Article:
If I am not getting through this process and getting all my emails dealt with (either responded to/read or boomeranged) then I am broken and don’t have the capacity for a new project.

I need to go into email cleanup mode and try to get projects or tasks off of my plate that are contributing to my inbox being a constraint.

Like all these rules this is a LONG WAY from perfect but I think of it as the canary in the coal mine… if I am not handling my inbox then I am broken and need to make some changes to get back to being able to process my email every 24hrs.

Example – Right now I have had a series of activities that have put me behind in my email and was unable to get caught up for almost a week. As a result I have pushed several opportunities off and focused on trying to identify what projects I can reduce the total number of email I need to deal with.


FOUR – Unless I have a competitive advantage don’t pursue projects!

Lots and lots of ideas sound amazing. Someone will bring me an opportunity and it sounds amazing… but one question that seems to push a lot of potential projects off my plate is “do I have an unfair competitive advantage?”

This advantage can take many forms and a lot of what I have been doing for the last 8 years is building skills, team, connections and knowledge that can be deployed to create a competitive advantage. However, there are still a lot of ideas where I need to admit that I have a limited competitive advantage(if any) and as a result, it doesn’t make sense to pursue.

Example – When evaluating would I start I needed to evaluate did I have an unfair competitive advantage? My thought was the combination of my content creation systems being a results in google focused (not $/word focused writing service like the competition), having an awesome manager and my audience here I thought I would have a competitive advantage.


FIVE – How does it fit within my mission/vision/values? 

Finally or maybe it should be first on the list but does whatever the task/project/idea is fit with my “why” or mission/vision/values/goals. Asking a handful of questions that check if this is aligned with my values helps… Does this add value? Am I able keep building a team member into an entrepreneur? Does a systematic approach to solving this problem give me an advantage? Am I able to do exactly what I say we will?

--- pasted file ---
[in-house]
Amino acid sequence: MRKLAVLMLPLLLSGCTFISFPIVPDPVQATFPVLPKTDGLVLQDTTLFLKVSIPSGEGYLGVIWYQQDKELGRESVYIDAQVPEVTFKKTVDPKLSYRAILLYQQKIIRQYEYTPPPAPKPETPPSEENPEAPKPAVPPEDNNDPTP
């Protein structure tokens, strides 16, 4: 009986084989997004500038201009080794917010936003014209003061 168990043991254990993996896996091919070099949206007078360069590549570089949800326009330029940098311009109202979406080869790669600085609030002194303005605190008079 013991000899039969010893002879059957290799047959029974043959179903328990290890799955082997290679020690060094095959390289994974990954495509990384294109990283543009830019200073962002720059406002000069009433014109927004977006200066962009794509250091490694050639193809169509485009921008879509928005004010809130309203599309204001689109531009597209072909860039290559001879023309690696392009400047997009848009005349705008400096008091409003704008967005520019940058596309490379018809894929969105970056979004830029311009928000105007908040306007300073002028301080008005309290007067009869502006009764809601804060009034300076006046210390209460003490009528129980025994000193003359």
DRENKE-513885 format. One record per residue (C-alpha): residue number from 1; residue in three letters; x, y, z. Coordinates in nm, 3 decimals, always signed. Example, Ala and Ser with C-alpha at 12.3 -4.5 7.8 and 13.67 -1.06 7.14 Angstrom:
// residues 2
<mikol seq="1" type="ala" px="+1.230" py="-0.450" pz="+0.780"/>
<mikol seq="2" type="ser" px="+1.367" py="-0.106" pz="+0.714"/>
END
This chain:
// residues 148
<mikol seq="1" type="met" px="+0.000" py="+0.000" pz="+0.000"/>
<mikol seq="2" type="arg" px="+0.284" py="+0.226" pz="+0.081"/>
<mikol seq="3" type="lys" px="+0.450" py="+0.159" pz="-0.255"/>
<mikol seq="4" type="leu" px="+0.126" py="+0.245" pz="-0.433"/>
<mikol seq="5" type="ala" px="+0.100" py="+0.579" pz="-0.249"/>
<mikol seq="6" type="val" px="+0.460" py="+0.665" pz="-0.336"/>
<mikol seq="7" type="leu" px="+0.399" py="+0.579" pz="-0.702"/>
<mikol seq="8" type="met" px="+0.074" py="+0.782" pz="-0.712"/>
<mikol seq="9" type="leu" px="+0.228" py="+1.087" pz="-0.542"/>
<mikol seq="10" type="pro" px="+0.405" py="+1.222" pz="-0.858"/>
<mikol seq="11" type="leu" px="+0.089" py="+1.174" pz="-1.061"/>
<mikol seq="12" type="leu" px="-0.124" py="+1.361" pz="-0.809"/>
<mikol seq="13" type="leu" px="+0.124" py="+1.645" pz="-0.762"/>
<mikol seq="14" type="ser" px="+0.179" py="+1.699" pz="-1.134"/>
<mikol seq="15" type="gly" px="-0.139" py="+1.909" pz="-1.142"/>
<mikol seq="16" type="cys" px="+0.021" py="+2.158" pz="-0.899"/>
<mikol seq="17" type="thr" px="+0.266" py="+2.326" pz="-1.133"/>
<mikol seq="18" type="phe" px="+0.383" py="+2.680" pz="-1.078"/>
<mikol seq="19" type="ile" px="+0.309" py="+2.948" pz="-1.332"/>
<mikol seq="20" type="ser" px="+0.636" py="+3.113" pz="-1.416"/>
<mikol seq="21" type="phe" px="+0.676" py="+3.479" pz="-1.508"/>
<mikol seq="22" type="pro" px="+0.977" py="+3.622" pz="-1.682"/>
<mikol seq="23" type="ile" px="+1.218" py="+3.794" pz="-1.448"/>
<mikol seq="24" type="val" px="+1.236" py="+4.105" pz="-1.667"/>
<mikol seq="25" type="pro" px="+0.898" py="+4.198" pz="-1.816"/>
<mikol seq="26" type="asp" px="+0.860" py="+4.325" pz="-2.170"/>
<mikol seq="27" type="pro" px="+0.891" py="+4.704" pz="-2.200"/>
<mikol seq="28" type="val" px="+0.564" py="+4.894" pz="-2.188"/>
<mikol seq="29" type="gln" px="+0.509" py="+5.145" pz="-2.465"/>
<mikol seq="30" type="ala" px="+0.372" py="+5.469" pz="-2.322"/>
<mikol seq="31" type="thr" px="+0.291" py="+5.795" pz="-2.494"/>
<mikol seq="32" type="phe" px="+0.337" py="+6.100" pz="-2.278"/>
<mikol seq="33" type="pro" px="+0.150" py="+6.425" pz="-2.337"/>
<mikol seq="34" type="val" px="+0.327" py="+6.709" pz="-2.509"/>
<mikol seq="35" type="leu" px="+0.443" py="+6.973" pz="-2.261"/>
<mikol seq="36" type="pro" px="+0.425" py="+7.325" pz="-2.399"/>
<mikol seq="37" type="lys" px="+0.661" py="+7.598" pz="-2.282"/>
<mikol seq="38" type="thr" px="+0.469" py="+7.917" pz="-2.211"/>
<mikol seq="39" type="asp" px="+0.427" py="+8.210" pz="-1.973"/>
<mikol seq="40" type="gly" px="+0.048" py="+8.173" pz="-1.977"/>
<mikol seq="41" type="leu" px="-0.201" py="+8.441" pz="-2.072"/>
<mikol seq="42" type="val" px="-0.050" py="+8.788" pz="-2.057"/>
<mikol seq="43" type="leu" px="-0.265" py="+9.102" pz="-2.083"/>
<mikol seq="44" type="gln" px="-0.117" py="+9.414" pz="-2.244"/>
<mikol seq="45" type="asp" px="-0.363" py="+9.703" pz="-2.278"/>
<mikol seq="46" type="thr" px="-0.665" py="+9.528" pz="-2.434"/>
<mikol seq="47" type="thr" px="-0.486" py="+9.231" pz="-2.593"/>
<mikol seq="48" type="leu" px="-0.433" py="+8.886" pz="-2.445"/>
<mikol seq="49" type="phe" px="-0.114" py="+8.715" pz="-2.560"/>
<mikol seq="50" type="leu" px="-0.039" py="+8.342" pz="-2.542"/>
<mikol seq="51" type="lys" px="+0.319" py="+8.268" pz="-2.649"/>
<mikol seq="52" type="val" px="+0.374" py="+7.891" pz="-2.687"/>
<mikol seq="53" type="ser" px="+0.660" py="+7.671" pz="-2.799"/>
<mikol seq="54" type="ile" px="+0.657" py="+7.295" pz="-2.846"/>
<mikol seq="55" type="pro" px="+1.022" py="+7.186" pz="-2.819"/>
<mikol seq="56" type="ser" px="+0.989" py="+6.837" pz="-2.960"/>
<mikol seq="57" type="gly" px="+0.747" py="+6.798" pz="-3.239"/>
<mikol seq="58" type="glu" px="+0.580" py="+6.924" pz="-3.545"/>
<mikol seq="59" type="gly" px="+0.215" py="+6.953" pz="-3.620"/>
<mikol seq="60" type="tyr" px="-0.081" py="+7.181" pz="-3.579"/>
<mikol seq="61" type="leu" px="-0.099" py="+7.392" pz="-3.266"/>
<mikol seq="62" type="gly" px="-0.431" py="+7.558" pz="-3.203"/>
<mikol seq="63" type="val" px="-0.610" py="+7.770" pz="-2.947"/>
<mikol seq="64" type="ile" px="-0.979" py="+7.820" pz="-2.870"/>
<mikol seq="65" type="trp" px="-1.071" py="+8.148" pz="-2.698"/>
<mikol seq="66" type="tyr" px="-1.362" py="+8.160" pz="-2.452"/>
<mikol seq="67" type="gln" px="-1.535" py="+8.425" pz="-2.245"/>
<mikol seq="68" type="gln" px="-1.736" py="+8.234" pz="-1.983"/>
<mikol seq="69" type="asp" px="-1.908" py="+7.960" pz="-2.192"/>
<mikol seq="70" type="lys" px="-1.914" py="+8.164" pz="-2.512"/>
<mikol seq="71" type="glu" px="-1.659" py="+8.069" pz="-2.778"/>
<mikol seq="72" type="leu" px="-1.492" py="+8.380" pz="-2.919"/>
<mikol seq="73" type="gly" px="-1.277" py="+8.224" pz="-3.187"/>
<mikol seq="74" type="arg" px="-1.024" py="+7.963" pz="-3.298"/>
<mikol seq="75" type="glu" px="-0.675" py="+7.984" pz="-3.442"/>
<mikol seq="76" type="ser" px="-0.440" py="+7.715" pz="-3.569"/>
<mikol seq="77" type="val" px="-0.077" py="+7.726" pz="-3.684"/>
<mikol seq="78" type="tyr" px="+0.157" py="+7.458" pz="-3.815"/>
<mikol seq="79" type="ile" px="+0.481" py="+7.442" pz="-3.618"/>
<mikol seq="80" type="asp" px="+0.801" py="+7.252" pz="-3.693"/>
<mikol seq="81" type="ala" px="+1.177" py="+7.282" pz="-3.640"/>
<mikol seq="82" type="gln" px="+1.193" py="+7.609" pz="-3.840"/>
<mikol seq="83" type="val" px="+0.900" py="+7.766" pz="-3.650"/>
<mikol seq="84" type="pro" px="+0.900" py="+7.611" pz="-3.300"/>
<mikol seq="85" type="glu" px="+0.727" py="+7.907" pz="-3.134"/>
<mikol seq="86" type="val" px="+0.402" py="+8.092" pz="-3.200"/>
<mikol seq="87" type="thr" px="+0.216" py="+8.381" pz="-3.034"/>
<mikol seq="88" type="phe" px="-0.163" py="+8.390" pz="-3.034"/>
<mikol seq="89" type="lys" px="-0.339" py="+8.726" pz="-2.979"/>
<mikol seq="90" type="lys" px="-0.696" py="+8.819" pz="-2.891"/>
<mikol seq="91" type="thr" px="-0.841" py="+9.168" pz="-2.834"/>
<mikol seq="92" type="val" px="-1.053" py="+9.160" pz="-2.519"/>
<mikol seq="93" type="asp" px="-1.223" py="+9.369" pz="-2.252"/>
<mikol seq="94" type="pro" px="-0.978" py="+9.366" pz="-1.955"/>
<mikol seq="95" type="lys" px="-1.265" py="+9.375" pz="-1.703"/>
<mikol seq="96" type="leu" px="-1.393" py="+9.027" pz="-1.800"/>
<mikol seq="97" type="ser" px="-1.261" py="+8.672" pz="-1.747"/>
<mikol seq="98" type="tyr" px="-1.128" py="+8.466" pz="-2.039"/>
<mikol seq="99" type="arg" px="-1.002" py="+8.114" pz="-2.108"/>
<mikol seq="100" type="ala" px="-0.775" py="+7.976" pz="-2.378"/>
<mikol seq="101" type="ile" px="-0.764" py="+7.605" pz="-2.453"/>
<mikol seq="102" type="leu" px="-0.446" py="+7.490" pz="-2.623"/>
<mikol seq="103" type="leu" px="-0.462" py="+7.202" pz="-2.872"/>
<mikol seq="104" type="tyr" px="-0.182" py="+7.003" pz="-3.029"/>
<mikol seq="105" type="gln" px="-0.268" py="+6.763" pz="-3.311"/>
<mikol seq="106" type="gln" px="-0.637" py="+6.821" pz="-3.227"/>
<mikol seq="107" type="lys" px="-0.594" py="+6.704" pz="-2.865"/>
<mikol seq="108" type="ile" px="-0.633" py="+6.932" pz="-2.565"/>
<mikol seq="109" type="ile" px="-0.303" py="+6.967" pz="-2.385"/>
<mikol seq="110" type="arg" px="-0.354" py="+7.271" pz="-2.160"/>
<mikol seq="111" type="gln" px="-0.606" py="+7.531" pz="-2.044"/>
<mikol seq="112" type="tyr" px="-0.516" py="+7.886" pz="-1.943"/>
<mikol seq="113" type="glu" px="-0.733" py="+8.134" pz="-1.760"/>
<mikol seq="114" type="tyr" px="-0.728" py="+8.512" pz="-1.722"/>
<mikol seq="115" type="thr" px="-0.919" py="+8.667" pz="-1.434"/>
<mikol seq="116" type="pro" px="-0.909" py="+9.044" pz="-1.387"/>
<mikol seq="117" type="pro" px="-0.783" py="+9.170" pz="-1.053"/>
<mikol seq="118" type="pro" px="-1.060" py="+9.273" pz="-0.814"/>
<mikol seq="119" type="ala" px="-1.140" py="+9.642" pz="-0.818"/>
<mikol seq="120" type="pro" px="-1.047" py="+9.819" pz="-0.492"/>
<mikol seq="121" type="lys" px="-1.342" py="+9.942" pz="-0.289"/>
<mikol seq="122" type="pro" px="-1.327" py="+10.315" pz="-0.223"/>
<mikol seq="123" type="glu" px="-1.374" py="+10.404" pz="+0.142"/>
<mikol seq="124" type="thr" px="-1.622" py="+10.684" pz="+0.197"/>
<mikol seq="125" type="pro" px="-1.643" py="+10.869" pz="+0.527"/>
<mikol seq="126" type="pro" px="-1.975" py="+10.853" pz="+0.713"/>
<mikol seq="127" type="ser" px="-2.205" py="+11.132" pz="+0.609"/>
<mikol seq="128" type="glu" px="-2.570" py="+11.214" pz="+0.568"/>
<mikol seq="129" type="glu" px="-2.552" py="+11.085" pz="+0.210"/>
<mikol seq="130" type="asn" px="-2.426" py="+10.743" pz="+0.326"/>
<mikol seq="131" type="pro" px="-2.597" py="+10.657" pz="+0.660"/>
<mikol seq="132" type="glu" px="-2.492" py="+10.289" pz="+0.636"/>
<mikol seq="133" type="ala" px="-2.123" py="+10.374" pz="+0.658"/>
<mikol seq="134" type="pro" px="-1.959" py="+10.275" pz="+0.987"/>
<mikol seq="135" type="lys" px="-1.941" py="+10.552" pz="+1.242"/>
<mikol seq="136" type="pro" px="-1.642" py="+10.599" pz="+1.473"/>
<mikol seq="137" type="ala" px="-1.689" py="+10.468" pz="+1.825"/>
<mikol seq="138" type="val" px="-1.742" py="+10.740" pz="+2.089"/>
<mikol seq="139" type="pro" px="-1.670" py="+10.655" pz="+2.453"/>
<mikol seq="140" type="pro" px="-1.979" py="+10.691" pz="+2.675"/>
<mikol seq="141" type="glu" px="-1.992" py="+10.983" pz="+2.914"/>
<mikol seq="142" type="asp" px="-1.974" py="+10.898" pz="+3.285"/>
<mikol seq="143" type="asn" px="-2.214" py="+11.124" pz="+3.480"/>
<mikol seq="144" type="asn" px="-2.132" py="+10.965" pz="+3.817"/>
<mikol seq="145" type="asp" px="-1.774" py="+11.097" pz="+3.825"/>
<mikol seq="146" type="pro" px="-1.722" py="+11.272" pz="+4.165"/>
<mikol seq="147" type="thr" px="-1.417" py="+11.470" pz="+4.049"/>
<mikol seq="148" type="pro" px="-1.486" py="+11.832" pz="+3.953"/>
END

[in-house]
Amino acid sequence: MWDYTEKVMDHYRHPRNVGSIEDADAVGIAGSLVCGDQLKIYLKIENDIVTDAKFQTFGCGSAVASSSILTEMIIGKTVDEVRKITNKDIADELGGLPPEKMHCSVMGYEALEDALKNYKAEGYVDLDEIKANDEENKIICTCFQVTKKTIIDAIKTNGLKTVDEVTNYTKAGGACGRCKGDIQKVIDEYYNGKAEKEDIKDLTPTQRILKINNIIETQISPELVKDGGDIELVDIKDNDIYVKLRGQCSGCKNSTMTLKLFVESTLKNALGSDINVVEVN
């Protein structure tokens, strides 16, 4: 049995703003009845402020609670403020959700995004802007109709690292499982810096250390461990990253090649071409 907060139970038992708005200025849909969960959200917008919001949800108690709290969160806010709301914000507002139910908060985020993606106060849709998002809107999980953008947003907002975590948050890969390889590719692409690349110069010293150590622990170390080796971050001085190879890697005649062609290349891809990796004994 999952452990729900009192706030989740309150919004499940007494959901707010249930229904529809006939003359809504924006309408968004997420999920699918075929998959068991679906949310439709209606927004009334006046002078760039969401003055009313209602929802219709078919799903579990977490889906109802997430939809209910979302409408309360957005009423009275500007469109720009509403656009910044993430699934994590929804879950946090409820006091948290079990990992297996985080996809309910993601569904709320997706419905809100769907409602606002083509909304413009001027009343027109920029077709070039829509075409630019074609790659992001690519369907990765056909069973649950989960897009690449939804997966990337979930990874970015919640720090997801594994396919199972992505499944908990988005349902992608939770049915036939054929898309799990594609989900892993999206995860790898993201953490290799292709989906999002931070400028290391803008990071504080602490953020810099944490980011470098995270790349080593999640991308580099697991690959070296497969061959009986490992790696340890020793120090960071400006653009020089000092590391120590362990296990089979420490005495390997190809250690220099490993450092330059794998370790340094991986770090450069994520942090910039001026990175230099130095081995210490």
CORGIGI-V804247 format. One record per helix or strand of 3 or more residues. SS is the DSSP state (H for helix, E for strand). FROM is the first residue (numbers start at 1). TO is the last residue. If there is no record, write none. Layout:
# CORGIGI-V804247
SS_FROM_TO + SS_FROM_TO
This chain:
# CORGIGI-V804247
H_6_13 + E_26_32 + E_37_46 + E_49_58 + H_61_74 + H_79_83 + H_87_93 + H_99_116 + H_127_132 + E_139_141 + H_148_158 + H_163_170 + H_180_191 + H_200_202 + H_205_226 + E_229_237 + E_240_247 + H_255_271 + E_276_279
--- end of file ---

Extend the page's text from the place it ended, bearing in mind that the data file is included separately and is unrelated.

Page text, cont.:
These questions and checking my mission/vision/values/goals definitely helps show if an idea is in the sweet spot of what I should be doing or if it falls well outside of what I want to be doing.

Example – One website that we were recently evaluating to purchase I thought added very little value (to be blunt I think it was likely tricking people to pay for something) the result was that although the opportunity looked great from a $ standpoint the idea did not get me fired up because it was not a fit with a couple of my values (always add value / do what we say we will always).


So there you have my rough 5 simple rules for evaluating new opportunities. I am sure everyone will be different but I think it is worth considering how you evaluate new opportunities!

I find a lot of us get overly distracted and as a result, don’t push any part of our business far enough along! Unlike most I embrace the bright shiny object and don’t mind having a ton of projects on the go but need to ensure they are the right projects getting the right amount of attention and the 5 rules above have helped (again not perfect) me do this.

How do you control your urges to pursue multiple projects? Any tips/tricks?

About the Author Jon

I am a 33 year old husband, father of 3, engineer and a huge fan of developing systems to build useful and profitable websites. The reason I build online businesses is to provide financial independence for my family and yours AND so I can spend time outside skiing and biking with my family.
Jon Gillham, Online Entrepreneur